I confess that I had never heard of Lisa Bonchek Adams until this morning, when my editor called my attention to the latest Internet brouhaha. Adams, for those as ignorant as I was, is a Stage 4 breast cancer patient who has been tweeting and blogging about her disease.
Cancer is one of those subjects like diet or child-rearing where everyone seems to have a strong opinion about the right way to do things. In Adams’s case, two prominent columnists -- Emma Keller of the Guardian and her husband, Bill Keller of the New York Times -- wrote articles that, while hedged with all sorts of qualifications, made it clear that they didn’t condone her approach. The Internet exploded with disapproval of their disapproval.
All I could think was, Where was all this controversy when Christopher Hitchens was dying of esophageal cancer? People opined on his atheism and his smoking -- also subjects on which the public never tires of passing judgment -- but there weren’t columns in major newspapers sniffing at him for writing about the deep fatigue and excruciating pain of his treatment. Why not?
There are many differences between Adams and Hitchens, but the most important one is that Hitchens was a high-profile public intellectual who wrote essays on a wide range of subjects. He wasn’t defined by his cancer, even to those who knew him only from his writing. And his essays were self-contained artifacts with beginnings, middles and ends, not snippets of ongoing conversation the way Adams’s tweets are. No columnist could barge into the middle of a Hitchens essay and start making sweeping statements about its author.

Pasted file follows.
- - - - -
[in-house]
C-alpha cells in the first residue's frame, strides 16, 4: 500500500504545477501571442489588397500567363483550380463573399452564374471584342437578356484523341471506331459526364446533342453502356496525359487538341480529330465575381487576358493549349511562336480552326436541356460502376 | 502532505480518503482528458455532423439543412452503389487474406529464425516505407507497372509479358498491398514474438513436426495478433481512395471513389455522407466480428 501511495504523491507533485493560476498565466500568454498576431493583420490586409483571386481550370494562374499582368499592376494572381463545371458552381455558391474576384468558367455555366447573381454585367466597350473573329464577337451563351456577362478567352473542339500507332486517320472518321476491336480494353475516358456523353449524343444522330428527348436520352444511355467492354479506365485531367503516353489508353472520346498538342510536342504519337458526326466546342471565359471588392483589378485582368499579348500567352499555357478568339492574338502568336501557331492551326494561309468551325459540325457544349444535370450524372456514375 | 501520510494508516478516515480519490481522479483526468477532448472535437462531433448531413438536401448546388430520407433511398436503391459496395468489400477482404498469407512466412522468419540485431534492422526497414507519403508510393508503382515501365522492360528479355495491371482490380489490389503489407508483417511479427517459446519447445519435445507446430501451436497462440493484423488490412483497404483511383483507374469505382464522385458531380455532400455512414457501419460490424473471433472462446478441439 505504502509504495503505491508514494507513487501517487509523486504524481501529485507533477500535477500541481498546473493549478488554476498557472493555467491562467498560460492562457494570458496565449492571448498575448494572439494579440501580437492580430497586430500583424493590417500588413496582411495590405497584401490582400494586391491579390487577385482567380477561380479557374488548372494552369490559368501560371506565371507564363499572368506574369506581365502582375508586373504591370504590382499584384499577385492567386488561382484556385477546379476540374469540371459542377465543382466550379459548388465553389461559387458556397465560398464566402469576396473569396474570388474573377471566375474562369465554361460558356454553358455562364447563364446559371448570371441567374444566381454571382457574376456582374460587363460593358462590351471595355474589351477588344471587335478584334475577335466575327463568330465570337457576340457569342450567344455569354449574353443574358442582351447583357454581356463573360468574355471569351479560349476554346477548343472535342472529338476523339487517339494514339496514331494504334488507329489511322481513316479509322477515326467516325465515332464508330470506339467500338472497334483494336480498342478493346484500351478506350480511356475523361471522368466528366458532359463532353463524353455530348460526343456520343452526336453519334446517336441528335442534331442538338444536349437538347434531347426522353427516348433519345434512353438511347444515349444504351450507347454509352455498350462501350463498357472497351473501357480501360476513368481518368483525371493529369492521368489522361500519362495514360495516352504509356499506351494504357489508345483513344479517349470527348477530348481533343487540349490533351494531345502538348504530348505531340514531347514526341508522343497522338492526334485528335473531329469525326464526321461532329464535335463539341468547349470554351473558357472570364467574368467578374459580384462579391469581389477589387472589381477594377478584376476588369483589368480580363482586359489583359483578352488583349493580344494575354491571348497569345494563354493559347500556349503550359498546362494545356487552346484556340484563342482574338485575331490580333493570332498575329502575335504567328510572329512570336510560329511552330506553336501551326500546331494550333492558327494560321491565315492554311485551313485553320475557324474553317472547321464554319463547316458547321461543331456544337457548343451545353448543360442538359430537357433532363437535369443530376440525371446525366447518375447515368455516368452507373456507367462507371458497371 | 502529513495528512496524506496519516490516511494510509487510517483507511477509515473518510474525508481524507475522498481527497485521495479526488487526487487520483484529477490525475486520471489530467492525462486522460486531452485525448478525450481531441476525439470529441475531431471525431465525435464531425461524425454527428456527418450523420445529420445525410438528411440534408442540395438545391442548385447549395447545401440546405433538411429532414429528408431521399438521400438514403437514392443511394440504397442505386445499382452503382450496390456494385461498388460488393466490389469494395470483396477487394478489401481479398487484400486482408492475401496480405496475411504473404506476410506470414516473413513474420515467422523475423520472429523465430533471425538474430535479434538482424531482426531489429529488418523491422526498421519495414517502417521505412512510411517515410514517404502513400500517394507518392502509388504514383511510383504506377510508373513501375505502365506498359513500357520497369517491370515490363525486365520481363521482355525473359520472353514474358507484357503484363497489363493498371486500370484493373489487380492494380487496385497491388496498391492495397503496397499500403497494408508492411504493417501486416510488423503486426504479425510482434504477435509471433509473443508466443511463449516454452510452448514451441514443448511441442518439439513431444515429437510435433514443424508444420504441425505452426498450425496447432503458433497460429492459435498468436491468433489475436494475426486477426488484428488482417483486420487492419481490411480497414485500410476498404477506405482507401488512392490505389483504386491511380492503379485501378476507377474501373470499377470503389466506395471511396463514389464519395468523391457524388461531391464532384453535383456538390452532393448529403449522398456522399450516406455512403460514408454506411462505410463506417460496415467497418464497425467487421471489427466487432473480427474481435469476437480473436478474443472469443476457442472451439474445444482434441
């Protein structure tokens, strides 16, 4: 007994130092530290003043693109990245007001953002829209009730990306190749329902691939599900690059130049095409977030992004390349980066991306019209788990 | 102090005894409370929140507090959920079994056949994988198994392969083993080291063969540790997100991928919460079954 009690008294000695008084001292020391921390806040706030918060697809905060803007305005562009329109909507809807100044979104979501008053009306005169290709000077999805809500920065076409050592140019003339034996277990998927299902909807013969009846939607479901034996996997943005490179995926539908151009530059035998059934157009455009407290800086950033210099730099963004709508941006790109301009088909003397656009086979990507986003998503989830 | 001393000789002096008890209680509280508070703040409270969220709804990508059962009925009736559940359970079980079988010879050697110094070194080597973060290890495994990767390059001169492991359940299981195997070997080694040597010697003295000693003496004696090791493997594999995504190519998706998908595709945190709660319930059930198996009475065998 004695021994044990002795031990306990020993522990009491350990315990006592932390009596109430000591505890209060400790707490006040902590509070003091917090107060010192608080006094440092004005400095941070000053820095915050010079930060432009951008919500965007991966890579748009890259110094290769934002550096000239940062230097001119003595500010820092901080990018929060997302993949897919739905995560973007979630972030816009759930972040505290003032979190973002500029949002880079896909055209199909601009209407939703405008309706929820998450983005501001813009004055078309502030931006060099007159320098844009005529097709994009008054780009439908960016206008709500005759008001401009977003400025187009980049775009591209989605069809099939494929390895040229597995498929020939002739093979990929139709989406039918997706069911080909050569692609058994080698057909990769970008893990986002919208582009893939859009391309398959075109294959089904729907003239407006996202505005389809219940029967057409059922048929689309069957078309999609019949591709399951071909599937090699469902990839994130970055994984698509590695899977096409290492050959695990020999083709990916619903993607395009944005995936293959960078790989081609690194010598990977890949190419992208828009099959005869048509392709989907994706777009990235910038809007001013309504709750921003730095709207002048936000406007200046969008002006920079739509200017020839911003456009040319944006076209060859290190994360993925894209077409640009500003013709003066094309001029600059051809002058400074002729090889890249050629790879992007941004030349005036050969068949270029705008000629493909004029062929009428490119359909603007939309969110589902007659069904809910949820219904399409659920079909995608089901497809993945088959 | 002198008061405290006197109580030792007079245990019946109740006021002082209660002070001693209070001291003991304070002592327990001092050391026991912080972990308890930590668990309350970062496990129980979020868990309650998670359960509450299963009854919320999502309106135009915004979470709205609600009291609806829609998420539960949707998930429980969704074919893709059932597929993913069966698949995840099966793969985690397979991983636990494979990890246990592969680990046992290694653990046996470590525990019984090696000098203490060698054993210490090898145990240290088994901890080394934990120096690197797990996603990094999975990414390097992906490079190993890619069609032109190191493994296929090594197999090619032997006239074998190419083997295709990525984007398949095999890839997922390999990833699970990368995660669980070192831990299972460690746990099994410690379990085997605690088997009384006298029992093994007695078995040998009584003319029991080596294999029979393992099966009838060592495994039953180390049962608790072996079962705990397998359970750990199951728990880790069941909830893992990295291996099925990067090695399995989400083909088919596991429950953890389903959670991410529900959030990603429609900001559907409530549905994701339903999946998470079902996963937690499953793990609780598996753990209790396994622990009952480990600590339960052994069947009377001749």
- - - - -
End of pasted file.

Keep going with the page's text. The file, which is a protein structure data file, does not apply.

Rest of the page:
Hitchens’s essays and Adams’s tweets do have something in common, however. They are individualistic. Even when they reach for the universal, they speak for specific people with specific voices, specific knowledge and specific experiences.
They thus contrast with the genre conventions of newspaper columns -- the genre requirements that got the Kellers in trouble. Newspaper column writing tends to demand a one-best-way approach to every issue, from budget negotiations to finding a mate. If you wouldn’t do it that way, you write a column about how no one else should, either. How to cope with cancer is a singularly bad topic for the op-ed pages. Cancer patients are too different in personality and circumstances.
When I had cancer, I didn’t want to talk much about it in public. I didn’t want friends and family, let alone strangers, fussing over me. When I wrote about my treatment, I used it to address topics that would have fit easily into books I’d written long before my diagnosis. Although my prognosis was always excellent and Twitter still years away, I can’t imagine emulating Adams.
But that’s just me. What makes me different from the typical newspaper columnist is that I know it.